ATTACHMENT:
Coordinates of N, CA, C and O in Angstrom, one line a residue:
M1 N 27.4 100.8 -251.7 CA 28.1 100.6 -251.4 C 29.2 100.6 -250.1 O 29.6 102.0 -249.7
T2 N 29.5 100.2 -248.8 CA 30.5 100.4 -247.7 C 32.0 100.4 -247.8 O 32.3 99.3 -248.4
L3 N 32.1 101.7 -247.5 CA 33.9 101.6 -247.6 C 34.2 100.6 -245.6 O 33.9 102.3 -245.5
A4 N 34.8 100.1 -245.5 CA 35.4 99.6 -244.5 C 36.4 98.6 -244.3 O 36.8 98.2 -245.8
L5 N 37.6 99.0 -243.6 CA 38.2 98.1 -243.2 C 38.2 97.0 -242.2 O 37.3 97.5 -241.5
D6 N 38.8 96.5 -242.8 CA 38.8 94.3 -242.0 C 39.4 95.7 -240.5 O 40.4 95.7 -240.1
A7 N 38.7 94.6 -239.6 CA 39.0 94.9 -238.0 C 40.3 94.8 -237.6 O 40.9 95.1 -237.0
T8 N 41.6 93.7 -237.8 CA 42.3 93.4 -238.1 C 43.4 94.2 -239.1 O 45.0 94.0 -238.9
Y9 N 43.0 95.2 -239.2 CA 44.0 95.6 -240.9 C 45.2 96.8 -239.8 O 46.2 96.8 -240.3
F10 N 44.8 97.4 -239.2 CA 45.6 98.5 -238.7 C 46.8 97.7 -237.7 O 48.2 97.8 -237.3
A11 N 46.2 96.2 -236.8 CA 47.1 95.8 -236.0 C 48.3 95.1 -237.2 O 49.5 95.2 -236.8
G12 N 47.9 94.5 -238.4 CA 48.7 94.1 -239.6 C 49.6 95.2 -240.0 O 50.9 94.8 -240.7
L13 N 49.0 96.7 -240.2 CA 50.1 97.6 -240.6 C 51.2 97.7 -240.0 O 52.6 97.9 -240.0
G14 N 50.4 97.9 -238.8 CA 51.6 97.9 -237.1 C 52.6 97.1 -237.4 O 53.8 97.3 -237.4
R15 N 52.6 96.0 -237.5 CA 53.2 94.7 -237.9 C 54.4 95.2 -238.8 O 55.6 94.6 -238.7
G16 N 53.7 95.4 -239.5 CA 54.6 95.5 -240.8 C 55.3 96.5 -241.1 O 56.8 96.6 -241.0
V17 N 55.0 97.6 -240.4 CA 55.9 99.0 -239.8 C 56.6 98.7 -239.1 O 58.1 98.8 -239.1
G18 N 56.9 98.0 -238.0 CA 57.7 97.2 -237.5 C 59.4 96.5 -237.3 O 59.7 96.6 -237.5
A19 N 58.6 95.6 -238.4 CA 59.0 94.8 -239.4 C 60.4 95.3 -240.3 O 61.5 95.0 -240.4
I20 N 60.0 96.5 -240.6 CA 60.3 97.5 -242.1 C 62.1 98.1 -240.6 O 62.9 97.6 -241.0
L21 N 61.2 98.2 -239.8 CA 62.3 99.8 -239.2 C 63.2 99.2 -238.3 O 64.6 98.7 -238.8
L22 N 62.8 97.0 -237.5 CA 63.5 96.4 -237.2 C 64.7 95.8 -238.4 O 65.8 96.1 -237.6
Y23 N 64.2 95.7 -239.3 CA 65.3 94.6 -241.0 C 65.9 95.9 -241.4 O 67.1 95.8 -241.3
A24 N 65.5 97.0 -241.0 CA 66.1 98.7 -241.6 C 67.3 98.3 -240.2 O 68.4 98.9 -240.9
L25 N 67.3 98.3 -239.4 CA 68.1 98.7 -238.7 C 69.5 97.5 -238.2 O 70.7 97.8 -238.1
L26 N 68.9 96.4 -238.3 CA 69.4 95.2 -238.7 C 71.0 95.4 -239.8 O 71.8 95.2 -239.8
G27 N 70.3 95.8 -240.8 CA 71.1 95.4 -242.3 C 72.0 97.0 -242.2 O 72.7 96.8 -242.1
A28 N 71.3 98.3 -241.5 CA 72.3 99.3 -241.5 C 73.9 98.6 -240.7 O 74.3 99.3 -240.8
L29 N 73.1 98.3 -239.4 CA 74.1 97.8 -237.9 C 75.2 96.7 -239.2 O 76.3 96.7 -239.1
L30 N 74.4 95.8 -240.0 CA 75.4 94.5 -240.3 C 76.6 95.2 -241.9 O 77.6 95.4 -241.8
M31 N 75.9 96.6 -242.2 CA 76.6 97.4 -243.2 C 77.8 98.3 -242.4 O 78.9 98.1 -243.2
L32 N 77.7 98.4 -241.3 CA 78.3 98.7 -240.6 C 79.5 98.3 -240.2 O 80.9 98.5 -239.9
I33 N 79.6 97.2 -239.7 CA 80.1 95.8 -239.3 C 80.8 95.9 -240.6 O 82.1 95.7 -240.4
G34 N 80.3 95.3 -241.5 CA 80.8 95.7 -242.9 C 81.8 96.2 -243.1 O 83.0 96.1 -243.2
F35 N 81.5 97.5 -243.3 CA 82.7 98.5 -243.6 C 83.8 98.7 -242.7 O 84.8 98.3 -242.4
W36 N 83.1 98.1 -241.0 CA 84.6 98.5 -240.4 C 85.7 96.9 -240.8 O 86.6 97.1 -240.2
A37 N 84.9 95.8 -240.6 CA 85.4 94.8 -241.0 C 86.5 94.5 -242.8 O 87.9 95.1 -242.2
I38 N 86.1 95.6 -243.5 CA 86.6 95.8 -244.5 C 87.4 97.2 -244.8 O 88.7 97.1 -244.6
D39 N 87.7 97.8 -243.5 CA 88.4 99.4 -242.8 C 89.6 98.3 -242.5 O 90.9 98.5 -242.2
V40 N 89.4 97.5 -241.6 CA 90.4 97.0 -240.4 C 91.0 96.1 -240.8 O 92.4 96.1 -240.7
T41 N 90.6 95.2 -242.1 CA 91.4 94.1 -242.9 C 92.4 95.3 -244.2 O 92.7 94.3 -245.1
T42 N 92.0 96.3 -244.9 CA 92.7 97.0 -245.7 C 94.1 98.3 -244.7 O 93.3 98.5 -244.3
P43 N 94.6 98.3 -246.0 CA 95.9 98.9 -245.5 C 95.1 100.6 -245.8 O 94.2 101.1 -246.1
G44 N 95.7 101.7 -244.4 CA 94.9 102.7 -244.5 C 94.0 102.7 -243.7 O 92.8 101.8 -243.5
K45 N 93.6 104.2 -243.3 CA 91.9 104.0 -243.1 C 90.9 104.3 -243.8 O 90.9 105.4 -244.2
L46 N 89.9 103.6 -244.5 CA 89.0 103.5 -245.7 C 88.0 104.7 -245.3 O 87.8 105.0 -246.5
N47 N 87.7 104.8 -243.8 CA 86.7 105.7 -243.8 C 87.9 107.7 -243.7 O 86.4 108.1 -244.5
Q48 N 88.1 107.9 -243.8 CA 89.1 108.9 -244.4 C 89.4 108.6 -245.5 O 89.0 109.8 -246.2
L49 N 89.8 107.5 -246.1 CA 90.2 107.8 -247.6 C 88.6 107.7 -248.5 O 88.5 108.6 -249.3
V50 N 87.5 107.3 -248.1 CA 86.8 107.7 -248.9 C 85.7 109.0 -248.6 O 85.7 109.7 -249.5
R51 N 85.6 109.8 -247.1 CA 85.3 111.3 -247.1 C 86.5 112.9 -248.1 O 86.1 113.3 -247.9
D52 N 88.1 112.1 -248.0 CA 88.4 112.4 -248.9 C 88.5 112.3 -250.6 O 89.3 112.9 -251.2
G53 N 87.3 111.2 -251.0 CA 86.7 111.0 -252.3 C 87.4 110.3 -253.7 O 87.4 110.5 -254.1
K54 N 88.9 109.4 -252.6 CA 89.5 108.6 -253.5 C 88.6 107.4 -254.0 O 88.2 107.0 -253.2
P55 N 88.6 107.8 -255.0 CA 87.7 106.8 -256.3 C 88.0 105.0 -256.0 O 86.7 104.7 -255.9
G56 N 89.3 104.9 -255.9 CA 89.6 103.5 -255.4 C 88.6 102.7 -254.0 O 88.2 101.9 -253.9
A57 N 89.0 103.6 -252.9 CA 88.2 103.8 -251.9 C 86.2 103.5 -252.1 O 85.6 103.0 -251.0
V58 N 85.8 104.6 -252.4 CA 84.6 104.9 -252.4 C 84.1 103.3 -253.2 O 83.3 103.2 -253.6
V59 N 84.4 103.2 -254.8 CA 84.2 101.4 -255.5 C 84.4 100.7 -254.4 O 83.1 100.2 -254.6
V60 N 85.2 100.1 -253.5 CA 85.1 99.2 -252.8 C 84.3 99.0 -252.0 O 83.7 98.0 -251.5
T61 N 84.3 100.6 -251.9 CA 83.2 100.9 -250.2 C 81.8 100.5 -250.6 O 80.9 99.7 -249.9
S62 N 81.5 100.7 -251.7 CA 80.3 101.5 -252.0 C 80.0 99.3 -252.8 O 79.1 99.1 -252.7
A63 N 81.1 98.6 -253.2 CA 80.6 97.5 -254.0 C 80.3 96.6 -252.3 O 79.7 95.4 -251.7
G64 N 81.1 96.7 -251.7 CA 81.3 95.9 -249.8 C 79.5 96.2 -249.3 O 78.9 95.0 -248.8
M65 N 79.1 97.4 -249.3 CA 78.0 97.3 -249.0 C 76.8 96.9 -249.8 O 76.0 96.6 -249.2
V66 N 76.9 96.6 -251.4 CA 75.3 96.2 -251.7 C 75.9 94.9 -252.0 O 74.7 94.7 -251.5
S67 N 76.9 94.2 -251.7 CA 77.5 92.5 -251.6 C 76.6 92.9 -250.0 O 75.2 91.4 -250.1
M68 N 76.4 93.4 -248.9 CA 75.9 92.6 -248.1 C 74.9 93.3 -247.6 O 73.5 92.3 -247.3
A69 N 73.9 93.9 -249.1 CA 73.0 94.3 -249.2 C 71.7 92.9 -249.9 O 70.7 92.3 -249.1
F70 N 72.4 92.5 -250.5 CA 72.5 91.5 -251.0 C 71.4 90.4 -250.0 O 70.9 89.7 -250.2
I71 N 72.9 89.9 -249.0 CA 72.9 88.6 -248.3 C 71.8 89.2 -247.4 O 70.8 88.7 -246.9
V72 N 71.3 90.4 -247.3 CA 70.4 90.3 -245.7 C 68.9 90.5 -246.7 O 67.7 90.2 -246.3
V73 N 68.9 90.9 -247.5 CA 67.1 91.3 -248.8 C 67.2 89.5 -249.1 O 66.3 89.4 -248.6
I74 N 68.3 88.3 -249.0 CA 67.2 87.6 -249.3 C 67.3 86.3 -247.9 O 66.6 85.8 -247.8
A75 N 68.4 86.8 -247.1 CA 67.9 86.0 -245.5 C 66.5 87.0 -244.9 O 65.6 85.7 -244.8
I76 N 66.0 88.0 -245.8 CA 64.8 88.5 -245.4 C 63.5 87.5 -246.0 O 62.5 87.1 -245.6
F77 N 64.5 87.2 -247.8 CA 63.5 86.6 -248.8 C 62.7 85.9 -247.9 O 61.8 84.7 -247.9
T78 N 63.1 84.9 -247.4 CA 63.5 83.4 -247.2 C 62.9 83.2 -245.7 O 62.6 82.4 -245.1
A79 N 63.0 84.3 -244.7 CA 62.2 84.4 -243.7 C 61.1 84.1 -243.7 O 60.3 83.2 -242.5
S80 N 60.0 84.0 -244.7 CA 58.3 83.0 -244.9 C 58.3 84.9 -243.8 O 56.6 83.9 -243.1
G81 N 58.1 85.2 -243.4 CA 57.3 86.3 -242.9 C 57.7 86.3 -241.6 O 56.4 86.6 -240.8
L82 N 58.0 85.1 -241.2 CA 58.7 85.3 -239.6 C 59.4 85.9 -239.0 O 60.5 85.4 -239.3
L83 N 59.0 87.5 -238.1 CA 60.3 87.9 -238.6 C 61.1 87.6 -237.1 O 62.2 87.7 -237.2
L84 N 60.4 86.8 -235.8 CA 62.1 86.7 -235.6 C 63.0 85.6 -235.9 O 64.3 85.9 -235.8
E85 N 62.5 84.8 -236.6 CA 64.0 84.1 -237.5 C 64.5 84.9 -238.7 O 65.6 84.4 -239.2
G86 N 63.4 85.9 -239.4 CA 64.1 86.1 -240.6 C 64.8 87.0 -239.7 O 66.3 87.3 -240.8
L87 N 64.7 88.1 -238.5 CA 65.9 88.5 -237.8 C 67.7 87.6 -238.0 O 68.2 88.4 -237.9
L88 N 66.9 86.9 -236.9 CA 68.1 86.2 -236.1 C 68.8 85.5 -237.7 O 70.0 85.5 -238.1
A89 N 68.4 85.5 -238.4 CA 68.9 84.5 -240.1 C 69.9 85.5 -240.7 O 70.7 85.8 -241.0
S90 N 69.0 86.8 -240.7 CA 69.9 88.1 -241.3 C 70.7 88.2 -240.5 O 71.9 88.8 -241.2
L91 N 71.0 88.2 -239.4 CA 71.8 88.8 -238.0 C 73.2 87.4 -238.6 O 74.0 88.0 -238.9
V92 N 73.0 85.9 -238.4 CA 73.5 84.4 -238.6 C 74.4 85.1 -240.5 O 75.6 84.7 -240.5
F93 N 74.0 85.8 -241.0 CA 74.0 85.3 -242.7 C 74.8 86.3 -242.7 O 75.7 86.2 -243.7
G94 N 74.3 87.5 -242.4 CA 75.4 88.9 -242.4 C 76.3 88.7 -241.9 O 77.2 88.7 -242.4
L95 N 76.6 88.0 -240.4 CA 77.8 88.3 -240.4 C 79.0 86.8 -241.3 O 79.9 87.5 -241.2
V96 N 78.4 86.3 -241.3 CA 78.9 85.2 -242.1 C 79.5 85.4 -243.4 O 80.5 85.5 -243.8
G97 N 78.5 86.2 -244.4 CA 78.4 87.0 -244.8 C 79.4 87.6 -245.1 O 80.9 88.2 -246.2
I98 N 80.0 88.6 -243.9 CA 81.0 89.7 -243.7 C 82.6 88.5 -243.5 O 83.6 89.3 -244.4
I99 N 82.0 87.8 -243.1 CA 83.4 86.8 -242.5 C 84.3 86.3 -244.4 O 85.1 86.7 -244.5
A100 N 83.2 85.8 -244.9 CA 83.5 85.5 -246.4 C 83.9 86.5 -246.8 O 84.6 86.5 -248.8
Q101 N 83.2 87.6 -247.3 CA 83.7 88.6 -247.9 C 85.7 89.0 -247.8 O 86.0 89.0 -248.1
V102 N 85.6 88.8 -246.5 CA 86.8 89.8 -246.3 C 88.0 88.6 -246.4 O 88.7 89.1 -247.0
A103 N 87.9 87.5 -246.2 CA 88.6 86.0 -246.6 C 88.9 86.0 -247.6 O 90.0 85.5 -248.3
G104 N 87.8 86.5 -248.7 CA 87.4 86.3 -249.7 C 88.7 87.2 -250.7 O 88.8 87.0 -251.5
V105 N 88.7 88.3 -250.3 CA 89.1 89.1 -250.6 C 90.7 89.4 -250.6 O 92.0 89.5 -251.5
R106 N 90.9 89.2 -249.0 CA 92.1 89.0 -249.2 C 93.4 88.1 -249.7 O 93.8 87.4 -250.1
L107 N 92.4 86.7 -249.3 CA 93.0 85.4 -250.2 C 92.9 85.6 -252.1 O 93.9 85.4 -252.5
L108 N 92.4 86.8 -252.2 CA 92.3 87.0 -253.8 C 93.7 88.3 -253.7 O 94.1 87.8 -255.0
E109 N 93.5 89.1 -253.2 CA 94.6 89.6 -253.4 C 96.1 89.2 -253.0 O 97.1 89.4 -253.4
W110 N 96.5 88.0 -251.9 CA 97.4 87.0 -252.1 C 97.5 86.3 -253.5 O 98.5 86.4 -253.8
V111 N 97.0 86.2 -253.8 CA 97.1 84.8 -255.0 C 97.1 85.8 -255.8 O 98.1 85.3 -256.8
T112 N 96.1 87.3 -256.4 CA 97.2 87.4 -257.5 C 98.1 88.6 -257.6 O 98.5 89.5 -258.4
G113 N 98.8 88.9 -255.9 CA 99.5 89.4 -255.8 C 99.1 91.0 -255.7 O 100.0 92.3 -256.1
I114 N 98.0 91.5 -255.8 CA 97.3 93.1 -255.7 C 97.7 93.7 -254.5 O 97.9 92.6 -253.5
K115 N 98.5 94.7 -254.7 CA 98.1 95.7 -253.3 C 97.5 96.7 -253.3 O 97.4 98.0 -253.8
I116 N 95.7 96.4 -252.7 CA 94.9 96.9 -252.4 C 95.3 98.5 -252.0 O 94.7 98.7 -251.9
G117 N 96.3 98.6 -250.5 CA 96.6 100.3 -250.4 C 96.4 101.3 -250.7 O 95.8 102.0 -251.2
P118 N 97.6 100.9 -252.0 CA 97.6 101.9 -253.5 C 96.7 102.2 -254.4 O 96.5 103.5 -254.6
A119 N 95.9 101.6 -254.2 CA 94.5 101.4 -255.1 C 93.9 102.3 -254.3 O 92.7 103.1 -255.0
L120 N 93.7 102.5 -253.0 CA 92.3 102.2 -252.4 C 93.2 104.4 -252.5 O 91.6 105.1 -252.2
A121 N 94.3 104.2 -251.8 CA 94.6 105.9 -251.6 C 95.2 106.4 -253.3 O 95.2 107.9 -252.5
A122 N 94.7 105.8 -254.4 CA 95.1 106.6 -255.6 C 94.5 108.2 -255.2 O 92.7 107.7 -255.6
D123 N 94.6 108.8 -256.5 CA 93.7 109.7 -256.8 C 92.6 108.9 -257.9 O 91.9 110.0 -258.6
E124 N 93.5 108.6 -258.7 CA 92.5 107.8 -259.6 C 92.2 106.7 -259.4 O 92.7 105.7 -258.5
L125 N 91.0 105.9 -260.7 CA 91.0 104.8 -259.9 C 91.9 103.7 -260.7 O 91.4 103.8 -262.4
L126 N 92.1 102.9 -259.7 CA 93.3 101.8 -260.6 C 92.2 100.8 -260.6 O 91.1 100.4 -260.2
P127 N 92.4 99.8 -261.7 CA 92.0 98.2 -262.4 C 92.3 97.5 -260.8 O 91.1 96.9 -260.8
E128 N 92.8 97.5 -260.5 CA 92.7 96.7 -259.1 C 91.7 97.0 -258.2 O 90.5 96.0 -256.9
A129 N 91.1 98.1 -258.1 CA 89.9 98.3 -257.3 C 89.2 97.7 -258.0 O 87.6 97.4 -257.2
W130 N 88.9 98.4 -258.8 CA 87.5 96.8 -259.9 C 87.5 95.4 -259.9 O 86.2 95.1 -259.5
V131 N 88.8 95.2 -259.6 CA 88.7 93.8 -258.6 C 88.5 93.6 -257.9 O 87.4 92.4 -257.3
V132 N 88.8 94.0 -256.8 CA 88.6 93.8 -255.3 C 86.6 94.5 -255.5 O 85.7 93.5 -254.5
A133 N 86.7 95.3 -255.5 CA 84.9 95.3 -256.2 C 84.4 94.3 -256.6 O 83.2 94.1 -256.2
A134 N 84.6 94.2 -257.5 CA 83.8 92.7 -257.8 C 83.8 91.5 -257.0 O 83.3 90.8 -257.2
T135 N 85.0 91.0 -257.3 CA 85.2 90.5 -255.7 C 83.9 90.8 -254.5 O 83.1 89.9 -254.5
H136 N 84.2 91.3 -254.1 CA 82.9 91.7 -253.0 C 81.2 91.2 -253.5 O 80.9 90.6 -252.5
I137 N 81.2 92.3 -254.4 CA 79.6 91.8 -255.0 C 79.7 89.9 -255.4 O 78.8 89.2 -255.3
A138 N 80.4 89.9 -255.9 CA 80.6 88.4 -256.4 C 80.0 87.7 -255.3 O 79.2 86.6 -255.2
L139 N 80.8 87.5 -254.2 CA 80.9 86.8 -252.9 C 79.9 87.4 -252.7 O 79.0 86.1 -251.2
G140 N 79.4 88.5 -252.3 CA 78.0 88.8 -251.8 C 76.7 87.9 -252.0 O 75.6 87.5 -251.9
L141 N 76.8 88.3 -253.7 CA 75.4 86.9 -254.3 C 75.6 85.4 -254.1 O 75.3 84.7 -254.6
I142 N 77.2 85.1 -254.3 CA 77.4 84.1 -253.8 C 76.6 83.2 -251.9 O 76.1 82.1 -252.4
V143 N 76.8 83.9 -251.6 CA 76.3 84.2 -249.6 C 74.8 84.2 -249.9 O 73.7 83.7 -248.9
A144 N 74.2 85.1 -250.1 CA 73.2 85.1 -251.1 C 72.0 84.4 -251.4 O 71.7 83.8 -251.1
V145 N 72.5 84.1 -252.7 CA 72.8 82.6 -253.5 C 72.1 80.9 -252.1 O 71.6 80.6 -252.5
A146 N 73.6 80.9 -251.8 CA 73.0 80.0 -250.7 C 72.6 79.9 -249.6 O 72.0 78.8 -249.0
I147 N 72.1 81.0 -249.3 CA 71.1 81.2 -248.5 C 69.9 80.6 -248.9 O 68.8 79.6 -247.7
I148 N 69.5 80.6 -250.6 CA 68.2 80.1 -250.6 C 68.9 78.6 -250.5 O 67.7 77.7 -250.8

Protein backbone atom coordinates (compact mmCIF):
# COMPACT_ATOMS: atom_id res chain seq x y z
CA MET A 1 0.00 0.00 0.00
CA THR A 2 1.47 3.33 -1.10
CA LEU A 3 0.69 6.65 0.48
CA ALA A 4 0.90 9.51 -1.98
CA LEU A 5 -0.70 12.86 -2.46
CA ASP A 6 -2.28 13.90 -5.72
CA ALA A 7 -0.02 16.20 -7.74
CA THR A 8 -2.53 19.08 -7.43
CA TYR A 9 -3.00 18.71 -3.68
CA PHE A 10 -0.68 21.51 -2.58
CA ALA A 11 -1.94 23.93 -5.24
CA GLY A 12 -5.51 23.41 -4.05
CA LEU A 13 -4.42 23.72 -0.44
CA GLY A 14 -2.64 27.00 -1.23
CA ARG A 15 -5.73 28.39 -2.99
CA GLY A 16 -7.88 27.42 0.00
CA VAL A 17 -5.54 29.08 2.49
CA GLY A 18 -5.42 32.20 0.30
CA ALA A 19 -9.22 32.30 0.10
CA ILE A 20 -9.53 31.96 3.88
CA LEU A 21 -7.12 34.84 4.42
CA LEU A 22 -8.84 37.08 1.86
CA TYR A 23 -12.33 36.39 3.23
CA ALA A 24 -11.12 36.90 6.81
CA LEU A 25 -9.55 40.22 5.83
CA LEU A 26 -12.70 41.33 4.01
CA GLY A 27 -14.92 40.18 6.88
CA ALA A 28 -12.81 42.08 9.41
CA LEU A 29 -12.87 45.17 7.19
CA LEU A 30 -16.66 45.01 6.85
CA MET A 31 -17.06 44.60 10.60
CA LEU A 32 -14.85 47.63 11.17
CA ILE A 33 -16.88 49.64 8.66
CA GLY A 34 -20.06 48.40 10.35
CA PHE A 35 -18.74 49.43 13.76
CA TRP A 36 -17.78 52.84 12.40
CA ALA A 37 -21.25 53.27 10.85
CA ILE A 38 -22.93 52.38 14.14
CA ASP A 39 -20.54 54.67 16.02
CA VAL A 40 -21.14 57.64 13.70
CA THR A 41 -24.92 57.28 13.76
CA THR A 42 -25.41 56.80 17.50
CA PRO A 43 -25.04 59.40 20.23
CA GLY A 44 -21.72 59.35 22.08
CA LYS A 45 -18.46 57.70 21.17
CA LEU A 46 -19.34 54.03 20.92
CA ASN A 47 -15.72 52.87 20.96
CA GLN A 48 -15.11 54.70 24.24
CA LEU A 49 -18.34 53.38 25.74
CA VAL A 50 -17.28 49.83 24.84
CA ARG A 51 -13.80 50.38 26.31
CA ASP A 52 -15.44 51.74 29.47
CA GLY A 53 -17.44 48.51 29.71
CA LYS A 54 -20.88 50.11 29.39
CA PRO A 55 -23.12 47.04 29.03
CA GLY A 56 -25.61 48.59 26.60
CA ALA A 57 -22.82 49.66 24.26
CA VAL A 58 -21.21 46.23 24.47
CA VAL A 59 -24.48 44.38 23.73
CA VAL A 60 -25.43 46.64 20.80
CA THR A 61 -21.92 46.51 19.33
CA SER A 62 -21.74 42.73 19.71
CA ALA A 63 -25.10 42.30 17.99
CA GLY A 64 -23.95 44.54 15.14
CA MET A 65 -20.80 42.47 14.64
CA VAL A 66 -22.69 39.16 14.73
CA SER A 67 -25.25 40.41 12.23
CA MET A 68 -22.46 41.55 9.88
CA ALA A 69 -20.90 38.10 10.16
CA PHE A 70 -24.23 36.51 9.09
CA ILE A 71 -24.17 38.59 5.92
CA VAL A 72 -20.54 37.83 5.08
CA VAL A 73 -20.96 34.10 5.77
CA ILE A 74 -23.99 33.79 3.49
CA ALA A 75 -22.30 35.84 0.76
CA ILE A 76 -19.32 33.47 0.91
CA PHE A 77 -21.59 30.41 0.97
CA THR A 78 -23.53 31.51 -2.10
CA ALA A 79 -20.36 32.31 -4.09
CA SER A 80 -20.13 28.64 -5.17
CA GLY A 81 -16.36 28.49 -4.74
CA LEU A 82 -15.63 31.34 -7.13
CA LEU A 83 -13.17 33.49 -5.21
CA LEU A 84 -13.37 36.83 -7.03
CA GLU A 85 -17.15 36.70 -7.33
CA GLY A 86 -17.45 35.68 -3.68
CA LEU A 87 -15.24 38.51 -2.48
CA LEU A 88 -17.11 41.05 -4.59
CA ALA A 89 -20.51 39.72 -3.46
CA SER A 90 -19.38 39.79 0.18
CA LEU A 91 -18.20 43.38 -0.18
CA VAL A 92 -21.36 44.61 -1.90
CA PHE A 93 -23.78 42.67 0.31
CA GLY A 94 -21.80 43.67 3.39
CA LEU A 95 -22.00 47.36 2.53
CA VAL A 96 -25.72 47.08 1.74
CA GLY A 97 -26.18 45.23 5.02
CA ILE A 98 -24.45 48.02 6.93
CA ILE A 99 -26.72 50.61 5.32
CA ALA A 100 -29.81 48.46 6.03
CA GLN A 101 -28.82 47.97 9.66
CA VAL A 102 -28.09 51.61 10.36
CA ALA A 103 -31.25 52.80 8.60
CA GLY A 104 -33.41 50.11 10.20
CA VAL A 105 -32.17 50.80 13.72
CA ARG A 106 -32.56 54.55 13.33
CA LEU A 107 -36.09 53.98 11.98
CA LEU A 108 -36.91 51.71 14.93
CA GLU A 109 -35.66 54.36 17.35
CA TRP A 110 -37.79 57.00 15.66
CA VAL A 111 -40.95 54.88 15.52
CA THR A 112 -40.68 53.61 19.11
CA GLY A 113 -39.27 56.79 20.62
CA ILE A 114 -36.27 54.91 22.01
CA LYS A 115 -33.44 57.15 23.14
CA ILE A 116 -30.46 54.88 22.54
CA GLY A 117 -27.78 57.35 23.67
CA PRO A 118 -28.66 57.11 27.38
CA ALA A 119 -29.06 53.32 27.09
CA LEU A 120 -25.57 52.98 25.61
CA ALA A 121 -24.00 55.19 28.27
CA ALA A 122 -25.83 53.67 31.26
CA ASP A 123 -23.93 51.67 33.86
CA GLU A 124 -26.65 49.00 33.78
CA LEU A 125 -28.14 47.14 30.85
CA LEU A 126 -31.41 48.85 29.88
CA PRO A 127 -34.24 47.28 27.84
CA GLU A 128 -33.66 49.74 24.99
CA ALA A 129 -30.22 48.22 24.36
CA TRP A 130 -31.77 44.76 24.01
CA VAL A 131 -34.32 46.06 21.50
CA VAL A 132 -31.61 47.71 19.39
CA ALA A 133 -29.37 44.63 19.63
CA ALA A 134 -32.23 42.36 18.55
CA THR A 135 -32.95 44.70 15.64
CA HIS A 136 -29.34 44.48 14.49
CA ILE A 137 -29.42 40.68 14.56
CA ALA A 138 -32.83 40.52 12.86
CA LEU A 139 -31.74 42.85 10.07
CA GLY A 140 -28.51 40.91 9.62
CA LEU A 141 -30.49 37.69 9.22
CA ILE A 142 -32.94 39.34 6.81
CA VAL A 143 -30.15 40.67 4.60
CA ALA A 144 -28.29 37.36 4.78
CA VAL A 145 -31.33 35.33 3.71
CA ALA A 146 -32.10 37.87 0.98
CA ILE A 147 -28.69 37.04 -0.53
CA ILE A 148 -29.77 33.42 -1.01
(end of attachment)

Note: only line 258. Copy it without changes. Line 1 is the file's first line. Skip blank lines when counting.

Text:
CA LEU A 107 -36.09 53.98 11.98